Book Scene: Modern-day haunted house thriller perfect for October

turn of the key

I hope this review finds you on a misty, rainy, dreary autumn day. That would be the perfect day to start Ruth Ware’s new book, “The Turn of the Key.” From the author of “Woman in Cabin 10” and “In a Dark, Dark Wood” comes a modern-day ghost story, reminiscent of Henry James’ “The Turn of the Screw.”

Rowan, a young woman from London, is hired as the nanny for four children while their architect parents travel for business. Sandra and Bill Elincourt need Rowan desperately, as they have a terrible time keeping a nanny in residence, and she has reasons of her own for wanting the job so badly.

Rowan moves into paradoxical Heatherbrae in the lonely Scottish Highlands to begin her employment. From the outside it looks like a Victorian mansion and yet, upon entering, a visitor finds a fully functional smart home. Happy Home, the intrusive app that controls the house, is almost a character itself in the story and certainly lends to the eerie atmosphere. We are never quite sure about Jack Grant, the caretaker, or Jean McKenzie, the cook and cleaning lady.

And those children! Ellie is 5 years old and wants to connect with Rowan, but also wants to be led by her older sister, Maddie. Maddie is a little girl who wants so badly to be loved but is chased by her own demons. When Rowan prepares to leave after her initial interview at Heatherbrae, it’s Maddie who shyly whispers to her: “Don’t come here. It’s not safe. ... They wouldn’t like it.” Add to that a defiant, angry teenager newly home from boarding school and our cast of characters is complete.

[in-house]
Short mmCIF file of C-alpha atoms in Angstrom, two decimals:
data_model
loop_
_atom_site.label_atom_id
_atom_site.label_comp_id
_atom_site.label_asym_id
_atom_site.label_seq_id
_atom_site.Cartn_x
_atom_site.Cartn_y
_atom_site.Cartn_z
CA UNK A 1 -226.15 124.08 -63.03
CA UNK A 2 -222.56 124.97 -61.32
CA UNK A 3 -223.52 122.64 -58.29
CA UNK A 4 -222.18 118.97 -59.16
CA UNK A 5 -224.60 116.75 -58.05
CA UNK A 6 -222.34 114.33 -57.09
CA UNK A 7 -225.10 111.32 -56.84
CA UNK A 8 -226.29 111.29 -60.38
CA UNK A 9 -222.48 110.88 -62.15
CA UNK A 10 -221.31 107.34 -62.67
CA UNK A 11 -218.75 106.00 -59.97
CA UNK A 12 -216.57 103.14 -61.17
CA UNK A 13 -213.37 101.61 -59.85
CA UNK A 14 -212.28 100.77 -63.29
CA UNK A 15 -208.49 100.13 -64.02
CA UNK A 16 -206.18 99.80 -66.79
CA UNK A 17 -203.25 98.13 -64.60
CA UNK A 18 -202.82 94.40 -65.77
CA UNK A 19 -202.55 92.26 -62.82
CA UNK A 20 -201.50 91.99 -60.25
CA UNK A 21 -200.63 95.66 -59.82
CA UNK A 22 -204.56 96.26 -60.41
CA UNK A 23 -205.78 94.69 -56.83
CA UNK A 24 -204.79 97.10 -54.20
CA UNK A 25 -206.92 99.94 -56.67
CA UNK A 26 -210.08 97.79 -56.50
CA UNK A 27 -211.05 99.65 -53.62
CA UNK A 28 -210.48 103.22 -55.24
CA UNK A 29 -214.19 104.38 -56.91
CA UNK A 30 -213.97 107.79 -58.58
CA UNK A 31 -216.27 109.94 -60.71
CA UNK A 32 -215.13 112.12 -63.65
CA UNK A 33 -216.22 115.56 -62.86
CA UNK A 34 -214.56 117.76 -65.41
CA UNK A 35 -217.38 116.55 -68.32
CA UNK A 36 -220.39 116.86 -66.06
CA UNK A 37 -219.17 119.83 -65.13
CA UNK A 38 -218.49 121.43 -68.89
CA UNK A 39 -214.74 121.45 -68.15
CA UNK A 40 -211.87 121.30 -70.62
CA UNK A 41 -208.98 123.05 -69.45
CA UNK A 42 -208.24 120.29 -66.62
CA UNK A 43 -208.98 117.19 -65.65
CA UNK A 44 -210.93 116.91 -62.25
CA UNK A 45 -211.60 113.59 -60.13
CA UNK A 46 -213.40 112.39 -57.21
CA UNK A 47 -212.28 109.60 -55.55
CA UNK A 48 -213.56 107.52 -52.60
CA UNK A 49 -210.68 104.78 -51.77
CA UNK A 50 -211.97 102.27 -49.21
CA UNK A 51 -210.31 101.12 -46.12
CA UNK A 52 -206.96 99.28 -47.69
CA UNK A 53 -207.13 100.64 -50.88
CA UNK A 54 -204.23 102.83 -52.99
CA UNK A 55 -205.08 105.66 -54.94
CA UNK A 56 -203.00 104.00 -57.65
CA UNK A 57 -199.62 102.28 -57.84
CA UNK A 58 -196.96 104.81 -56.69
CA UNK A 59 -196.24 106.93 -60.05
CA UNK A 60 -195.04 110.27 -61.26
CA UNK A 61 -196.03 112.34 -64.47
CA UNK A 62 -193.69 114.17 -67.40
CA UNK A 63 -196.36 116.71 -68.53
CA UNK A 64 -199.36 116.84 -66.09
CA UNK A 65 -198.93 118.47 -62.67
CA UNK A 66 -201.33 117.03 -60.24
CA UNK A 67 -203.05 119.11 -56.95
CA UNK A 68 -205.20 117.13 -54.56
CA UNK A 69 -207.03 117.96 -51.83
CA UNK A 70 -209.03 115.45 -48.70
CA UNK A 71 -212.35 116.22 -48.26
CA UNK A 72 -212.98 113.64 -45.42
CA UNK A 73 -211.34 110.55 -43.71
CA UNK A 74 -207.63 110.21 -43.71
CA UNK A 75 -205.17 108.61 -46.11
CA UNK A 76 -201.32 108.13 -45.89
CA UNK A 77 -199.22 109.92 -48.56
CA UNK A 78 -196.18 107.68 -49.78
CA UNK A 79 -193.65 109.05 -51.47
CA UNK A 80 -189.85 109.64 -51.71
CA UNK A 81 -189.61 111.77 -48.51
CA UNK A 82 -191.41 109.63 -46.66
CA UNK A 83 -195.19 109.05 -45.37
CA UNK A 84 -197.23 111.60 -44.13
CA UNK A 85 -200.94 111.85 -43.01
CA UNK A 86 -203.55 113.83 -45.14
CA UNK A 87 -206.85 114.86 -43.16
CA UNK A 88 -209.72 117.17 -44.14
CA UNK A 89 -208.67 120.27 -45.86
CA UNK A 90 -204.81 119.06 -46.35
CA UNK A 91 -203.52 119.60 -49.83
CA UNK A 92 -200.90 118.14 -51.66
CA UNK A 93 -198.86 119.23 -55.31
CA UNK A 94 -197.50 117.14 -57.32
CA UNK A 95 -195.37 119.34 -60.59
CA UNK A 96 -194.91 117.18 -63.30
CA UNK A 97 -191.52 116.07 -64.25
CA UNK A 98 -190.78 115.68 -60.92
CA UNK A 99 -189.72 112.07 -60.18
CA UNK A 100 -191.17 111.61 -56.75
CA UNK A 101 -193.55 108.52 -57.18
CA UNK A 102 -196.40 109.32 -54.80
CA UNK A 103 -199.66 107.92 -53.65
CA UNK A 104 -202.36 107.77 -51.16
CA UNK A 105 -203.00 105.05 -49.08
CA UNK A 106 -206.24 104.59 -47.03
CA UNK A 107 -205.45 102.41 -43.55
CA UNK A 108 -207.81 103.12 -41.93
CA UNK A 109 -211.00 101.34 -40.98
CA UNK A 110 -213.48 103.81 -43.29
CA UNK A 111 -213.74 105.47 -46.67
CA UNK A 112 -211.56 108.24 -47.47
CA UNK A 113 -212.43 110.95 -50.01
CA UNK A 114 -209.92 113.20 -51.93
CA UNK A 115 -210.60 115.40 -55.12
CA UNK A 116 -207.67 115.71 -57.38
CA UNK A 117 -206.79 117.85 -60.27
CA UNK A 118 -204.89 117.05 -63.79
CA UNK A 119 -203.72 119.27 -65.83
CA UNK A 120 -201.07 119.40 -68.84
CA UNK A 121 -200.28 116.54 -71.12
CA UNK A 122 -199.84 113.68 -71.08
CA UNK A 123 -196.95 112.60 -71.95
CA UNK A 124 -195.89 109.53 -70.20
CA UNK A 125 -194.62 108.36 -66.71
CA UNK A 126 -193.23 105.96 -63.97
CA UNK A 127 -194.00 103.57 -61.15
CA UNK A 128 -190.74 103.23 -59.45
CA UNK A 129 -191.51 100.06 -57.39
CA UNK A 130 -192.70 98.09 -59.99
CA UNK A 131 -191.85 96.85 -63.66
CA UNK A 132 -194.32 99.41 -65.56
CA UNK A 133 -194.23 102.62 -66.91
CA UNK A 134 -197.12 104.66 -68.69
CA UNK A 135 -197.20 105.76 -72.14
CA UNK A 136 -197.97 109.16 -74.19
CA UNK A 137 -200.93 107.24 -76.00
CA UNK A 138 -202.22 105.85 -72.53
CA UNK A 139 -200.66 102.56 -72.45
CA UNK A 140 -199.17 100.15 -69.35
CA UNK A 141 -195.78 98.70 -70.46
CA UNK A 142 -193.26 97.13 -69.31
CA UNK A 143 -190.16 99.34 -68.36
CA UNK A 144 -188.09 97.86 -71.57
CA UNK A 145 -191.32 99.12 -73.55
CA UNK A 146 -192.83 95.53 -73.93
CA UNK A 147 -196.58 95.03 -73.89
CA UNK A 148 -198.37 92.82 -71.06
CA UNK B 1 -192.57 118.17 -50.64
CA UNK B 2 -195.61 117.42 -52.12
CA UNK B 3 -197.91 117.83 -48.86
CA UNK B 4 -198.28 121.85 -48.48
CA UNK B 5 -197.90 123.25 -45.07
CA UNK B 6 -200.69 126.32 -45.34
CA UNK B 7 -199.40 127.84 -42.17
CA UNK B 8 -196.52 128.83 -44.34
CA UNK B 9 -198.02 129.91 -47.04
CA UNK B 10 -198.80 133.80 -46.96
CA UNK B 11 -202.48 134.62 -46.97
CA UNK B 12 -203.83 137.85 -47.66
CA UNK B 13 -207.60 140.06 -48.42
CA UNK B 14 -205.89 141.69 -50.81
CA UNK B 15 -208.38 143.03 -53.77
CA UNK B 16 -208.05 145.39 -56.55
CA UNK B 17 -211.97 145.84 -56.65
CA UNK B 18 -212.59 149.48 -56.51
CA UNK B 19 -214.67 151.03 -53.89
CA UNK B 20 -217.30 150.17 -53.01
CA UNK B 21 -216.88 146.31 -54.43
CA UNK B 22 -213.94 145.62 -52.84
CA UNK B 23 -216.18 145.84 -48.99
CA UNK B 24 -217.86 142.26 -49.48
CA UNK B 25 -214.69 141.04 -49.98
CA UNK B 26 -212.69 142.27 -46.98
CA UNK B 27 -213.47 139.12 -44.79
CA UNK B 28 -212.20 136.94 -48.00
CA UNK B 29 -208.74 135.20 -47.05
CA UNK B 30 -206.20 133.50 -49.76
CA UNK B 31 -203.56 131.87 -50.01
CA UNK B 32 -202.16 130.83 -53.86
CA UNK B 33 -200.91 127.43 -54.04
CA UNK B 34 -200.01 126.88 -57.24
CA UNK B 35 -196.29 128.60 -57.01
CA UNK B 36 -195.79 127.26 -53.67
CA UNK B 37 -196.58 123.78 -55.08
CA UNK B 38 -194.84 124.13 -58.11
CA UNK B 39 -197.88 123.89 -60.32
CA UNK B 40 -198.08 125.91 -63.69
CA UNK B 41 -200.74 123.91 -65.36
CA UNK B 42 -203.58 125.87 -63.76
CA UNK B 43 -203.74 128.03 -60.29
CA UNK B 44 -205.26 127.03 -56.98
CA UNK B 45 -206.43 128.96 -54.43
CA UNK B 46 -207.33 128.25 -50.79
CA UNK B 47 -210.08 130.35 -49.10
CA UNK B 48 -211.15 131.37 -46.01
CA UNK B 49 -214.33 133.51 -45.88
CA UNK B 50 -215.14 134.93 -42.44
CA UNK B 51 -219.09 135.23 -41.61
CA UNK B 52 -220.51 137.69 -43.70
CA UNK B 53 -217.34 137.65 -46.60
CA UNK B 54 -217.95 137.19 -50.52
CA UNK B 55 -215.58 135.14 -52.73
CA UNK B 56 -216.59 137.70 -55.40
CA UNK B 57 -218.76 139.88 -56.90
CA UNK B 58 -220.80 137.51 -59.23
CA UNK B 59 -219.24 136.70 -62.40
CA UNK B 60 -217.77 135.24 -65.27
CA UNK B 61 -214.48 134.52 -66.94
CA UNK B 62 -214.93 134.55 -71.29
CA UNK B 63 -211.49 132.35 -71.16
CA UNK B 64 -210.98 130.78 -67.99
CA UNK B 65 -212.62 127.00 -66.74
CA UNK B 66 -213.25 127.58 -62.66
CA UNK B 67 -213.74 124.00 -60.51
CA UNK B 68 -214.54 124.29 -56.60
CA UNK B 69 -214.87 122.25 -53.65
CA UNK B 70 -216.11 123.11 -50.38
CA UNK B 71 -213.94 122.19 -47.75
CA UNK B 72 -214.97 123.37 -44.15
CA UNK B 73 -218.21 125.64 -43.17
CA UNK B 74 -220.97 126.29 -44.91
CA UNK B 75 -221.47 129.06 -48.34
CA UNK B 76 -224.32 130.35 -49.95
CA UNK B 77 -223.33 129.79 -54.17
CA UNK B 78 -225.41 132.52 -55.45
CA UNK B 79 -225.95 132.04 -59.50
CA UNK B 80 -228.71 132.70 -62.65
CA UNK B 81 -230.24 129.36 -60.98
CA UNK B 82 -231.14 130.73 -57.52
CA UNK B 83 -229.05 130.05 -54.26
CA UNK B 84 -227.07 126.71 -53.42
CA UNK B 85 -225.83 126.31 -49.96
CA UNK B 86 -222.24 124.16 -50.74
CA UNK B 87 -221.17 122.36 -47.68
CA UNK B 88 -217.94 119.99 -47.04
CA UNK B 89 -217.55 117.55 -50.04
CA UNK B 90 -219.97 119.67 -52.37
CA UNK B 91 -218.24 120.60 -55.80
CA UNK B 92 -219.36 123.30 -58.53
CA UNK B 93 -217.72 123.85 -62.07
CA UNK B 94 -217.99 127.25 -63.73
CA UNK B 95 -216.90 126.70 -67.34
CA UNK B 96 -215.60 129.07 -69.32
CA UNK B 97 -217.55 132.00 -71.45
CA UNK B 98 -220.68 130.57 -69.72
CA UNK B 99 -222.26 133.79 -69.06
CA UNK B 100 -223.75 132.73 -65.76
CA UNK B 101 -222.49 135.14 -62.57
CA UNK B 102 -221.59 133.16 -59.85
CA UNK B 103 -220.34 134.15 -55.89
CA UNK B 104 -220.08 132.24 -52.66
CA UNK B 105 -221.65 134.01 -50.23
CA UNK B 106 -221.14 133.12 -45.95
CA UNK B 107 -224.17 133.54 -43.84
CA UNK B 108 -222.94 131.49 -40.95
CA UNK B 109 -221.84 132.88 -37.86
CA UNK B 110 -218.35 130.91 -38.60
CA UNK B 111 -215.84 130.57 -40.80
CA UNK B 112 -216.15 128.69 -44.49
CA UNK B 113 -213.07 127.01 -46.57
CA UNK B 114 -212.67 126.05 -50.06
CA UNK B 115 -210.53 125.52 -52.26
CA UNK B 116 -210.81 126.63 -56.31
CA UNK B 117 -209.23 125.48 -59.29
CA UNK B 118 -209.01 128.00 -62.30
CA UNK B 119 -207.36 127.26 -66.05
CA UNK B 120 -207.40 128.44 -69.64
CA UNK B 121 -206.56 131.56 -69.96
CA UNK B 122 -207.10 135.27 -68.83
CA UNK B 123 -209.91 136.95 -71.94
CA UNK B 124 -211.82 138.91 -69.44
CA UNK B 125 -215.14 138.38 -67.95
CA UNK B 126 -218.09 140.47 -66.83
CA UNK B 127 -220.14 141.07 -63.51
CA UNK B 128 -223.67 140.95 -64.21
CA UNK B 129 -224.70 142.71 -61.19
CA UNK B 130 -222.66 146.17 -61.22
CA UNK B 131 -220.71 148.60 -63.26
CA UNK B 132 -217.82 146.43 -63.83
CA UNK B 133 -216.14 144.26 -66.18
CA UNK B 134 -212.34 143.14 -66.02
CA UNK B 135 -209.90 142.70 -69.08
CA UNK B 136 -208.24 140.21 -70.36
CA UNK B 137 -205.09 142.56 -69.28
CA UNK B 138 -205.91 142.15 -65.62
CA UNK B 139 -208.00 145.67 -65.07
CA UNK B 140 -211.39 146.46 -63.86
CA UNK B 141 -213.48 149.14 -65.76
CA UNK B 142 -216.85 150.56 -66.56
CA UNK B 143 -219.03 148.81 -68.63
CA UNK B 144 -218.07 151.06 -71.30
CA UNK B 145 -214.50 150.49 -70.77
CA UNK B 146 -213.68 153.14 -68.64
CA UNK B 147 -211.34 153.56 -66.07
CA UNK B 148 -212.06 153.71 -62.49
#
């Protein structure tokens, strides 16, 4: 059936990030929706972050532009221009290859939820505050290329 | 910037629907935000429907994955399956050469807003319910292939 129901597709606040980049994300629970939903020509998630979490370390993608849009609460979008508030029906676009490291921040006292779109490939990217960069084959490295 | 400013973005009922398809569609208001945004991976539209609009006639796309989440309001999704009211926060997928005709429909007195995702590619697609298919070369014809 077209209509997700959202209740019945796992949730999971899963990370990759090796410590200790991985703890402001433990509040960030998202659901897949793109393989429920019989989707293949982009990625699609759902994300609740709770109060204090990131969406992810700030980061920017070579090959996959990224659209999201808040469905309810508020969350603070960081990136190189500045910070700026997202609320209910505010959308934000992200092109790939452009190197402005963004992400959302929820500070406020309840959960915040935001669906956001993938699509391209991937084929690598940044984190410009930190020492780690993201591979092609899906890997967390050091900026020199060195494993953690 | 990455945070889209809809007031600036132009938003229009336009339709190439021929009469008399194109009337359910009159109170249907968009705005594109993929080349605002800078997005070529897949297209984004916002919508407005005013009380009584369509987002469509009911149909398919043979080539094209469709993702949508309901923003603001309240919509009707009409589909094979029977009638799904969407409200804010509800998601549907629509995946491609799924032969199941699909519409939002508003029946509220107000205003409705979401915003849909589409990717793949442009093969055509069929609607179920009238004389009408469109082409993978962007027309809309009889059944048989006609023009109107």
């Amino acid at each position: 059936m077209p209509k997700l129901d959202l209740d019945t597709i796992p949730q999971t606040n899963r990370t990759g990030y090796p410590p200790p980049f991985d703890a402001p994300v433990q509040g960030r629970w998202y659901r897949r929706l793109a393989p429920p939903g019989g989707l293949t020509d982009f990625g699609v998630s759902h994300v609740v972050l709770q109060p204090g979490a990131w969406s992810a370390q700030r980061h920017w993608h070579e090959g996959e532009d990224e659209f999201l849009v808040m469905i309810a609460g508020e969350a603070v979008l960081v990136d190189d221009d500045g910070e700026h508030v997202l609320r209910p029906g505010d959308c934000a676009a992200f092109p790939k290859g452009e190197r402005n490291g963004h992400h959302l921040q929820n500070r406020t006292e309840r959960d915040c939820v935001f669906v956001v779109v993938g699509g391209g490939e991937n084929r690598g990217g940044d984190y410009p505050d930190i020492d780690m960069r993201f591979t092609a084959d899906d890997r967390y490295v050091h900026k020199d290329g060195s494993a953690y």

Rowan is settling in and tending to baby Petra while trying to build relationships with Ellie and combative, manipulative Maddie when she begins to be tormented by Happy Home going berserk, footsteps in the night, possessions disappearing, a poison garden, a house history ghost story, and a long-distance helicopter mother. It all comes to a head when Rhiannon returns from boarding school with her own machinations. Can Rowan hold on until Bill and Sandra return from their work trip? Will she be one more of the short-term nannies that left Heatherbrae suddenly? Or will something even more dire occur?

“The Turn of the Key” is a suspenseful page-turner, with plot twist upon plot twist. Just when you think it has all shaken out it twists one more time, just pages from the surprising conclusion.

The theme of James’ “The Turn of the Screw” has been said to be the loss of innocence. With a nodding homage to that classic ghost story and that theme, Ruth Ware has retained the spooky elements while updating the story with today’s technological advances and modern social mores.

Everyone has secrets! October is the perfect time for a spooky ghost story, and this is a great one.

• “The Turn of the Key” by Rush Ware was published by Simon and Schuster. It retails for $27.

• Luanne Clark works for Inklings Bookshop. She and other Inklings staffers review books in this space every week.

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